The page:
Thank you for your time Steve and good luck on your new book and all your future endeavors and career in general.


It Is Time For the Assyrians to be Truly United With One Strong Voice


By: Abbey Mikha

Dear God protect my suffering Assyrian nation.  The young, women, men, elderly, and disabled and those suffering from mental illness.  I know its difficult to believe in God sometimes when we see our nation in such a situation, but this is when we must be strong in our faith, and realize that we need to be truly united as Assyrians with one strong voice.

There is no superpower on earth willing to help us thus far, but perhaps the Superpowers of the Universe will help us?! Dear Jesus use your powers to help your nation.  Dear Melchizedek I read once that you are at a high level in the hierarchy of heaven, so help us.  Dear Inanna or Ishtar as we call you, you have always loved the Assyrian nation, so will you love us again and help us?!  I always believed that heaven was much more powerful than even any atomic bombs on earth.  So, let it be so.  Let us witness your love and power.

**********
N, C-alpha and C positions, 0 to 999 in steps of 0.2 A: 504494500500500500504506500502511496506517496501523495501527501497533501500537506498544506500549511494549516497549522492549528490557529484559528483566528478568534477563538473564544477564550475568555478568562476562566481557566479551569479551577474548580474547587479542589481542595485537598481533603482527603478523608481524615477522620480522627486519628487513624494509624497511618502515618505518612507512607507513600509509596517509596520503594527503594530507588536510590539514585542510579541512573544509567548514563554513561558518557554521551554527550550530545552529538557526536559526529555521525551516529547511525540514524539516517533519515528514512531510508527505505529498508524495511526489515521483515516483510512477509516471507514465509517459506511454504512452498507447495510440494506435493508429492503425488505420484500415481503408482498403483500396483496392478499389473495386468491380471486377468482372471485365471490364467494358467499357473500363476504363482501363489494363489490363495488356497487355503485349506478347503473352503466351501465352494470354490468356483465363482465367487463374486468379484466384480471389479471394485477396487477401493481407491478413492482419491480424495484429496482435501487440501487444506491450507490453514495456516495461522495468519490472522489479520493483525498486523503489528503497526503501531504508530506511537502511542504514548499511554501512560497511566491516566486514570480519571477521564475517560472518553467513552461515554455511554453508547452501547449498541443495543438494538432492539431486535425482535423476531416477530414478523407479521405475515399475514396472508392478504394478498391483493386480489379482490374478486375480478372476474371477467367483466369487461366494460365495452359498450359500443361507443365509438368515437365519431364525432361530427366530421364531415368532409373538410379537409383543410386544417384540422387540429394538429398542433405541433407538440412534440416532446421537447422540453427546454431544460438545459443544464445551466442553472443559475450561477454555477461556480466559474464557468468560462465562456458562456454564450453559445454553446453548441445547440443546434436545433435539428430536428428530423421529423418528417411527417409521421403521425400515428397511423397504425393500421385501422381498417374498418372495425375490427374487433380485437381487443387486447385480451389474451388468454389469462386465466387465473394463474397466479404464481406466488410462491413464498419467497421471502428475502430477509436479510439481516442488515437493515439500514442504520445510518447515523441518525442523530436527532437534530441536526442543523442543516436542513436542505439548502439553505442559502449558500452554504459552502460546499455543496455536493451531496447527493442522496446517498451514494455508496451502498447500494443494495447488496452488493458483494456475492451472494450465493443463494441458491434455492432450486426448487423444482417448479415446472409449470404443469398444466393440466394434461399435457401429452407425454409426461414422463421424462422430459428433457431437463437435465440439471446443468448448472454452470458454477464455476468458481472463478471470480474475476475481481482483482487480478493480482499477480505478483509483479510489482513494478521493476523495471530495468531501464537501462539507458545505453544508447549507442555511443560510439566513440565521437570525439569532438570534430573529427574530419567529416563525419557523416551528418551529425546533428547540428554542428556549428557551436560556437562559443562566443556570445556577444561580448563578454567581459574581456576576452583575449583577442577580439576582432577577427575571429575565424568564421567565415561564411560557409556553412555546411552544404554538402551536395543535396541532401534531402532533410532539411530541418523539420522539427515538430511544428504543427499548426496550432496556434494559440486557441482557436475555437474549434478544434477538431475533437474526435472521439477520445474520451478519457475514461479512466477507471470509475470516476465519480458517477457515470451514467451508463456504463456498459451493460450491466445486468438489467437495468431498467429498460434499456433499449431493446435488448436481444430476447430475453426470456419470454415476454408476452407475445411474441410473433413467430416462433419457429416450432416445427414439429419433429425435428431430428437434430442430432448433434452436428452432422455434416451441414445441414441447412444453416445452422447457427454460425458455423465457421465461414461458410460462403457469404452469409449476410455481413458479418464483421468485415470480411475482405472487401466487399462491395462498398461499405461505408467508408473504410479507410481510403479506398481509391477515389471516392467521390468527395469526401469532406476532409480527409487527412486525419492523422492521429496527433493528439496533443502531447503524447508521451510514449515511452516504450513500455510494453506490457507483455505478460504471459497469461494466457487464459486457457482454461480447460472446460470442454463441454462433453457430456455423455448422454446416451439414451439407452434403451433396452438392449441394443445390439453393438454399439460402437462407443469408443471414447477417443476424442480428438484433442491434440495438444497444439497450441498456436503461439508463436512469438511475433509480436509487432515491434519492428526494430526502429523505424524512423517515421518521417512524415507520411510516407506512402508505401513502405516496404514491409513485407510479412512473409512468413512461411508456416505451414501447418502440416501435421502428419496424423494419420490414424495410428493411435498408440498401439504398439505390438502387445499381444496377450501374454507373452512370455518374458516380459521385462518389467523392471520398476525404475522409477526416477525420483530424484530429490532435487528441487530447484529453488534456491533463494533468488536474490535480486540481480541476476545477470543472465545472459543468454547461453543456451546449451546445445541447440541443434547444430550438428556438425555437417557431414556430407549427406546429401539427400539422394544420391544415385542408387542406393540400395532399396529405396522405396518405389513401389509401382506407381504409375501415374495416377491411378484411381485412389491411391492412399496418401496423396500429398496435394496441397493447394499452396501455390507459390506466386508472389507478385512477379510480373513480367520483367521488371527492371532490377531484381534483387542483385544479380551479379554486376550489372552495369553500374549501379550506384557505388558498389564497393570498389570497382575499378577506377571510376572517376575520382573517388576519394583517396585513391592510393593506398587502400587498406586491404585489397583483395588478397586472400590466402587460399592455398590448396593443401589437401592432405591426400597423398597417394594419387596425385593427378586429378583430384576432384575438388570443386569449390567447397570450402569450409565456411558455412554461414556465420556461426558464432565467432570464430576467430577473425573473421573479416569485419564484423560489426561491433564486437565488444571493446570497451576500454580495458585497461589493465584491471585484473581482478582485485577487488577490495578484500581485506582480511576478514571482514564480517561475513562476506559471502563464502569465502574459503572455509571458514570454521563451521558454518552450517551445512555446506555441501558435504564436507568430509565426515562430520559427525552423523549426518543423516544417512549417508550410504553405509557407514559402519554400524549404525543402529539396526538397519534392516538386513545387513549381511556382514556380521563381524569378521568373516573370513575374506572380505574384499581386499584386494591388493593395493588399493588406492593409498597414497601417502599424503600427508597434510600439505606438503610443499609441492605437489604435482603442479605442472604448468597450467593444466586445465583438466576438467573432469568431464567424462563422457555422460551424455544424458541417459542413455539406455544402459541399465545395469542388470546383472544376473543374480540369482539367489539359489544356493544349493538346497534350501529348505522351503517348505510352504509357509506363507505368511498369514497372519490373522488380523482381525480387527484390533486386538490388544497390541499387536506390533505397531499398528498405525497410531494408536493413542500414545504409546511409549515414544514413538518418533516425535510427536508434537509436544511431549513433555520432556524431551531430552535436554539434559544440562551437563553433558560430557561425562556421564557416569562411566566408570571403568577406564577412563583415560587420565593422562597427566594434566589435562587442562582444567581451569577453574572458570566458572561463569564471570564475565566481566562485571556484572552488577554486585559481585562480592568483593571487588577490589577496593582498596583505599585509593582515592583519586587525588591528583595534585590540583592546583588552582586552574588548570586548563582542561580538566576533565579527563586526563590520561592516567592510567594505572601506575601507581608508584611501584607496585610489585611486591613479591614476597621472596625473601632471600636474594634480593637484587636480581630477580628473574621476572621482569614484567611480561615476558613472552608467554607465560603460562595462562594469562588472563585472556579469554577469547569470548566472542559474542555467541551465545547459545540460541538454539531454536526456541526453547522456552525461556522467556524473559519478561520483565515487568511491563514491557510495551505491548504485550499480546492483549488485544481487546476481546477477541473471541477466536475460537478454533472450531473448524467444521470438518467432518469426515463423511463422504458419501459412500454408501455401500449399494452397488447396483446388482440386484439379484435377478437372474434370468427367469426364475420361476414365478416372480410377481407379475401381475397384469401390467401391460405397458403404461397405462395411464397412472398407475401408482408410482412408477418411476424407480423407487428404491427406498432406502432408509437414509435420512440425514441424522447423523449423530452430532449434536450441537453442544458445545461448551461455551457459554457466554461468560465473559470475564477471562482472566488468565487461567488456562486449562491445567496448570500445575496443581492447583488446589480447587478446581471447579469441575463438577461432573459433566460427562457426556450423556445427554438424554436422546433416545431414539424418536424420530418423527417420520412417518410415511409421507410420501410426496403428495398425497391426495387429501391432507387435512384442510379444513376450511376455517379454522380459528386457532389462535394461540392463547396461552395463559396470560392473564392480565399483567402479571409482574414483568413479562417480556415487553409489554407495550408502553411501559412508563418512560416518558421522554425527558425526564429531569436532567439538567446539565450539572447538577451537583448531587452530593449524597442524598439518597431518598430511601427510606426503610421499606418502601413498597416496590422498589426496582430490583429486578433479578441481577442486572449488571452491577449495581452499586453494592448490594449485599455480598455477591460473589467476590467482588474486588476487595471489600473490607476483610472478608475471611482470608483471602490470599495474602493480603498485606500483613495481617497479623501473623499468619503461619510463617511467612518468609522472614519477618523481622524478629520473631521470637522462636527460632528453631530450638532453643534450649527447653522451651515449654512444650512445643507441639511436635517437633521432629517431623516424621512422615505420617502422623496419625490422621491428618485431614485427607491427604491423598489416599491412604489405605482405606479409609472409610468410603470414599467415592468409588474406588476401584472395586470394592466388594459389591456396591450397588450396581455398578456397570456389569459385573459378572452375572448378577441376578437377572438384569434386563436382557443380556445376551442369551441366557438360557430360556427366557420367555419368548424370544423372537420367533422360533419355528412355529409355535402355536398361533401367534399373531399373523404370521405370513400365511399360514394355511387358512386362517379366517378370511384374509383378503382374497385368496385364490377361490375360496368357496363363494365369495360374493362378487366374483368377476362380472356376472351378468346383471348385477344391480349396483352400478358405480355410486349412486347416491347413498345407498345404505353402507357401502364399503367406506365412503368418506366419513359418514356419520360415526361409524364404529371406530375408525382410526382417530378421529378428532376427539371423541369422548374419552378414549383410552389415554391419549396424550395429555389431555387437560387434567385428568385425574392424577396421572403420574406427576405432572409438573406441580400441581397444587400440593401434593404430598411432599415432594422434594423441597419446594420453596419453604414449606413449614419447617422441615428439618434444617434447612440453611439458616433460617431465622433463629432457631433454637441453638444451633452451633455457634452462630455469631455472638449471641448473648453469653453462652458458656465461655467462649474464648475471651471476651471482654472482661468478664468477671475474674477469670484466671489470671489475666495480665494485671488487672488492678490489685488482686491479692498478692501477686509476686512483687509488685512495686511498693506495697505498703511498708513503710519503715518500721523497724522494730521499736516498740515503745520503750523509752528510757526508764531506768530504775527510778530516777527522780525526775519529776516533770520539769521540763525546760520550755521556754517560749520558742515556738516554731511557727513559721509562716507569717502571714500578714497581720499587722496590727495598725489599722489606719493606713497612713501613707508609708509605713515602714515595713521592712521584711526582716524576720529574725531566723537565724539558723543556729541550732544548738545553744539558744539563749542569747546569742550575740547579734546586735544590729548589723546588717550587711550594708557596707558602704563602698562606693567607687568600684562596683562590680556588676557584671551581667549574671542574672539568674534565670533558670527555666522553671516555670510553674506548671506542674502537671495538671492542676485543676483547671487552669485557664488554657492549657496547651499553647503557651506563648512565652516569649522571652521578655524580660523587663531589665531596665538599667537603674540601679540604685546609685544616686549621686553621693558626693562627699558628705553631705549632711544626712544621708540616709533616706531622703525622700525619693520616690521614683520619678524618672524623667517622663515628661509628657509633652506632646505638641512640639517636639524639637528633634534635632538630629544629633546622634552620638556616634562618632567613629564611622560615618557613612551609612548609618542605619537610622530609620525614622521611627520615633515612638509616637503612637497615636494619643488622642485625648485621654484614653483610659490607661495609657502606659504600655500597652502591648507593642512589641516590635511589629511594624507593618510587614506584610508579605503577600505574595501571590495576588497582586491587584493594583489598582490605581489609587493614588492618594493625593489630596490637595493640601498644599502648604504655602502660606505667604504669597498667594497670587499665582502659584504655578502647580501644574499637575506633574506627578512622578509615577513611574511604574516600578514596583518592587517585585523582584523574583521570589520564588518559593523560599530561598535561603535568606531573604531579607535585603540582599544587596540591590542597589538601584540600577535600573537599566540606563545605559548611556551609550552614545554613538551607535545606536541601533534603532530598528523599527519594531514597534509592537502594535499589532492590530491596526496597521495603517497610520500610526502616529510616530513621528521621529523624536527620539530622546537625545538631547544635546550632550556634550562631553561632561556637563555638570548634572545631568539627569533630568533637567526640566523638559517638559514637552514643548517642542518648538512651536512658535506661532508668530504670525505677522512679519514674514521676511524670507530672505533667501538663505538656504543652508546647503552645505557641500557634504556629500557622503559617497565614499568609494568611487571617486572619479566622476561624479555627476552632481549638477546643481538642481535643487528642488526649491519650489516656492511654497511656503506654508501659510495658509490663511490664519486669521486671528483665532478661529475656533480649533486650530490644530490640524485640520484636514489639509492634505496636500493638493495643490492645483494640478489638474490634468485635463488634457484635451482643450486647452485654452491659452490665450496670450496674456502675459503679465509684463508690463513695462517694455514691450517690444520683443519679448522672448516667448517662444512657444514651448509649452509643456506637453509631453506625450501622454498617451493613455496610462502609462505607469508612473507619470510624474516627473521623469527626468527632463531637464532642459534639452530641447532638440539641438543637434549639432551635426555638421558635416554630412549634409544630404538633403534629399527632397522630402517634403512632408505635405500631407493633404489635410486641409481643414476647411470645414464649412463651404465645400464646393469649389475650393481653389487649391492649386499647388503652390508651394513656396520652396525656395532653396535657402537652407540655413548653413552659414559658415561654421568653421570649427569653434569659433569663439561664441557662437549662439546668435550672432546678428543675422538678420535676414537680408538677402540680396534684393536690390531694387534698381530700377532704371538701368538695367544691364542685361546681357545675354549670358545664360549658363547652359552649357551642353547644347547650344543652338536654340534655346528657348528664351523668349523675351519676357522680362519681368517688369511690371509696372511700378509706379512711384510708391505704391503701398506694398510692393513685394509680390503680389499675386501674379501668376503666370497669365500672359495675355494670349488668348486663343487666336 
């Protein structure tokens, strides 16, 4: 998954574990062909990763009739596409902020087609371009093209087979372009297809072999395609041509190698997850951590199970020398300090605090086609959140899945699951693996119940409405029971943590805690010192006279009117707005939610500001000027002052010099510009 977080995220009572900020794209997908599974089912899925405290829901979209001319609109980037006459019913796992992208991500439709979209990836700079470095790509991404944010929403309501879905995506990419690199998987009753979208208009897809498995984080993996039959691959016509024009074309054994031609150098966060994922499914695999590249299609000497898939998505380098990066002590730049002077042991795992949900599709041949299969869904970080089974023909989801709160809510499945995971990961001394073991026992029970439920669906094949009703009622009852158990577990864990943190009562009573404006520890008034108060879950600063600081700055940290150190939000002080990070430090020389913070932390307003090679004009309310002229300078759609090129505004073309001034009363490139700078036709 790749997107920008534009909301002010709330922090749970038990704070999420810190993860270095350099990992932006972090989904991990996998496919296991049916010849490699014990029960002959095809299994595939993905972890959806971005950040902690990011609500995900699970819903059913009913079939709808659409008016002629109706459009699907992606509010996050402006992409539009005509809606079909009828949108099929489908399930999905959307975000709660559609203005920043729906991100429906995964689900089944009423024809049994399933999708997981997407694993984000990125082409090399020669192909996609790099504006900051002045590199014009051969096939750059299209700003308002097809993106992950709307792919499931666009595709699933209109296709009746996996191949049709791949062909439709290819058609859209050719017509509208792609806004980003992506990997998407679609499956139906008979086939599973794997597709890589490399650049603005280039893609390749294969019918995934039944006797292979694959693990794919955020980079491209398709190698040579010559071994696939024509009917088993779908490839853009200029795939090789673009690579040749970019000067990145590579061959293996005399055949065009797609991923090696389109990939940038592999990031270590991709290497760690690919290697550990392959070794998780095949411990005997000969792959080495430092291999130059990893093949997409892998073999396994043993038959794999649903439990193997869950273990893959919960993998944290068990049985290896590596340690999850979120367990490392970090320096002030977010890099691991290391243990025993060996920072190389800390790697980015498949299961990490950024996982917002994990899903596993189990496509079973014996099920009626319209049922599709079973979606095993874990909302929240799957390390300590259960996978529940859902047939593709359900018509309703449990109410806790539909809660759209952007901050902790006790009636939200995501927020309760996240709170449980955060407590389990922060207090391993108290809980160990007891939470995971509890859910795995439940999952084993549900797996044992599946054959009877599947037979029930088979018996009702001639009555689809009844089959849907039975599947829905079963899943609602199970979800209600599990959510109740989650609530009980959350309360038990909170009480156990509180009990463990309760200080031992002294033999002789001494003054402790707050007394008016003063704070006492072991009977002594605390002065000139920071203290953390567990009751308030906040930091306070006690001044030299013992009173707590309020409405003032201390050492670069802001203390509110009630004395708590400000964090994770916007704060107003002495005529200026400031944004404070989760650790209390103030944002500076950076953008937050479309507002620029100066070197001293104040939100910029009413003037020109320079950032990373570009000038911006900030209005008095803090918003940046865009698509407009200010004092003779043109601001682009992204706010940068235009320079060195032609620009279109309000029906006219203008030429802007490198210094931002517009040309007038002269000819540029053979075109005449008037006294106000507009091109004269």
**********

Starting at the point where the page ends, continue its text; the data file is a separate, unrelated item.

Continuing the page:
Our people are dying, they have been abducted and God only knows what they are going through in this moment and what evil place they have been taken to.  Our artifacts have been destroyed in the museum of Nineveh and looted and sold in the black market by the international mafia.  The jewel of ancient civilizations, the city of Nimrud has been destroyed. Today more villages in Syria have been attacked by ISIS and our men are fighting them off with riffles and limited ammunition.  I’m afraid to ask what is next.  Why wont anyone help the Assyrians defeat this evil group of people?  Who are the powerful individuals planning for this to happen to the Assyrian nation and why?  We are being attacked by many, but we will resist and we will never give up.

 I just wish that we could say the powerful words which Queen Zenubia declared to a Roman general once, “You may have the civilization of power, but we have the power of civilization.” Help us that “power of civilization” and I say it again make us be united as one strong voice so that we can rebuild ourselves, our nation, and our Assyria.  Our spirit has been shaken for we are good sensitive humanitarian people and we are worried about the future of our nation, and of the future of humanity on earth, but until our last breath we will write about and defend our suffering nation.